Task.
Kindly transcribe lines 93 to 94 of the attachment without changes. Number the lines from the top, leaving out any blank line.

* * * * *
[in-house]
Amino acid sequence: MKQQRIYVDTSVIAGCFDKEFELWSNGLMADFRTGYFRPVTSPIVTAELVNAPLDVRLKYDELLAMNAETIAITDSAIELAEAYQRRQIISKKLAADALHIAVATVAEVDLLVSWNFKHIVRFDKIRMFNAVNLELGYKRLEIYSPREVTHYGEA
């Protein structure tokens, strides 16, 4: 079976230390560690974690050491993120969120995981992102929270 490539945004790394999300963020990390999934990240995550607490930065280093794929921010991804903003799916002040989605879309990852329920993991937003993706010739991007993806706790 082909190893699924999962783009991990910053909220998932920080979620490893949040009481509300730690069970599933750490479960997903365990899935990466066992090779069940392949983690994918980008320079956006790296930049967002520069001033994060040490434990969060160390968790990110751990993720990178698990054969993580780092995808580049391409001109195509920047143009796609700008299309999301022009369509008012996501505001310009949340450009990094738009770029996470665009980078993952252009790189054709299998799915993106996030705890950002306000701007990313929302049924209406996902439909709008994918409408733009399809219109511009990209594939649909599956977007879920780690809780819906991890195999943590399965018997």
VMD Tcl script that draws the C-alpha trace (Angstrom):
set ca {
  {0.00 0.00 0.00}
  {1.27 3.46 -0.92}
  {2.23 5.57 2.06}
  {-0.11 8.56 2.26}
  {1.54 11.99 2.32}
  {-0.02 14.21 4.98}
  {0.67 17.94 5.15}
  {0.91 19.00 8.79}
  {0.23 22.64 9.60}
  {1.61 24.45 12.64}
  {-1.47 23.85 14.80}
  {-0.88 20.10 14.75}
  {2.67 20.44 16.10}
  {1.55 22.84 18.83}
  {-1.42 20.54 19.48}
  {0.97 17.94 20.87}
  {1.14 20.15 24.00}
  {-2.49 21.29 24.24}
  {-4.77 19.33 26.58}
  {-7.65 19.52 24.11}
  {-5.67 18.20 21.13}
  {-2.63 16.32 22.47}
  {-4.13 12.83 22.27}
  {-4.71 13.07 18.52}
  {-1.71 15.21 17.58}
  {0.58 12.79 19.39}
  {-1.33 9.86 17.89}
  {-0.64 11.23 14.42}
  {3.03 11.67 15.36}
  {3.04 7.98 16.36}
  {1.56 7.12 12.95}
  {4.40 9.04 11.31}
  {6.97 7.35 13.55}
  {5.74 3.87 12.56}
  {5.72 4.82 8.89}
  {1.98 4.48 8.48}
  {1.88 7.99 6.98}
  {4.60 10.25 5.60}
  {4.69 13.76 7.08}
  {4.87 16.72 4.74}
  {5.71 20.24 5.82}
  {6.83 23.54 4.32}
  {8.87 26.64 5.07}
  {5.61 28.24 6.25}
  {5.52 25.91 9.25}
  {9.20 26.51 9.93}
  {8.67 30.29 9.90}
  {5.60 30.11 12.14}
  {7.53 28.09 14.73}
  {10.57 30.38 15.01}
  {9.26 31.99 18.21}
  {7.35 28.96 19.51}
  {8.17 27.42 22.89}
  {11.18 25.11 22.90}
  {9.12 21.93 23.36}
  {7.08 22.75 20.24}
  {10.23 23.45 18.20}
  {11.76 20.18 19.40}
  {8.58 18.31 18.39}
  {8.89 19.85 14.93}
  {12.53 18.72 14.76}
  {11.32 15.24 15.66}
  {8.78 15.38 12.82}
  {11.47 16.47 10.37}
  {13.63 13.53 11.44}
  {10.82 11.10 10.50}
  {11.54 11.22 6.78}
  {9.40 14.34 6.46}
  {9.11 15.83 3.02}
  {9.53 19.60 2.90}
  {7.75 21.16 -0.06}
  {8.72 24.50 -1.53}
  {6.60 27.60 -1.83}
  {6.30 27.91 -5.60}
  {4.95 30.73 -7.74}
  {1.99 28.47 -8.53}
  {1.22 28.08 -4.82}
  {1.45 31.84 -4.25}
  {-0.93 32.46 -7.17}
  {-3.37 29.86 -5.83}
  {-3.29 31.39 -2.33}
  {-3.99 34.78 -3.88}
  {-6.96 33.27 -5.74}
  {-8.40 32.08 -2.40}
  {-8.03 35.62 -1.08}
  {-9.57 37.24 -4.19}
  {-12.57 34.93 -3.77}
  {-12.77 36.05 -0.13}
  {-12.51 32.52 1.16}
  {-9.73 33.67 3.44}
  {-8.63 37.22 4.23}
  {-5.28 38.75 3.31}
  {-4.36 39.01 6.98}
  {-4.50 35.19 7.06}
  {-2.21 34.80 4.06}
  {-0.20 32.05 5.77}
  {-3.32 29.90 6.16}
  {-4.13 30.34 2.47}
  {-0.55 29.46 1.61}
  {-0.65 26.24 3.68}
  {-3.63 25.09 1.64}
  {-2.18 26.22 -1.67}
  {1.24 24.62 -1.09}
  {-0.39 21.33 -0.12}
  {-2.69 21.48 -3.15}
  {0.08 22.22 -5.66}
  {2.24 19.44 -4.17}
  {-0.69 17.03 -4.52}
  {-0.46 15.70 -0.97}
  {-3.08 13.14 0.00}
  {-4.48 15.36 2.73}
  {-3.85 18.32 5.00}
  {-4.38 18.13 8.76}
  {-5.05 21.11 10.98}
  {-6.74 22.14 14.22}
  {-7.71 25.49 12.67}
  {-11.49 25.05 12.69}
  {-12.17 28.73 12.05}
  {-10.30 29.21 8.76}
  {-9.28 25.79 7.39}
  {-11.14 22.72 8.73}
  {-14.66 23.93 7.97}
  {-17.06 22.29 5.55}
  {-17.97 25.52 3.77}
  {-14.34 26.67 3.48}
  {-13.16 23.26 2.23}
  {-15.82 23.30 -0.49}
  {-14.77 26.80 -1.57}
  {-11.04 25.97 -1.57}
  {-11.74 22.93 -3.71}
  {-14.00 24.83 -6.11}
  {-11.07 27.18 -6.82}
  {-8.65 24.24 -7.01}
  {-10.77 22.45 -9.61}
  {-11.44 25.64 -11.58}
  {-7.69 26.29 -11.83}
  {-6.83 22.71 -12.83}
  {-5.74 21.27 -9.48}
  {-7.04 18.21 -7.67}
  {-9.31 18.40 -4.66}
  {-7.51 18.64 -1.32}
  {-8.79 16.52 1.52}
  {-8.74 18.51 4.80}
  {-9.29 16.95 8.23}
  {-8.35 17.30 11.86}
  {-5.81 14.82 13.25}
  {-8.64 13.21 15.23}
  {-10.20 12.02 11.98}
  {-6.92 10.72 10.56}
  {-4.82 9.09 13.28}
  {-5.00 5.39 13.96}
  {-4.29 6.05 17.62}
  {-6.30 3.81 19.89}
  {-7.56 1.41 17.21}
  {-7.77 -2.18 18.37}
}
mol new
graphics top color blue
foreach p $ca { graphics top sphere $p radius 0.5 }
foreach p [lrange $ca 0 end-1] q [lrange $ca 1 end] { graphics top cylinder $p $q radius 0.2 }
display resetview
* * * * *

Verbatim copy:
  {-12.77 36.05 -0.13}
  {-12.51 32.52 1.16}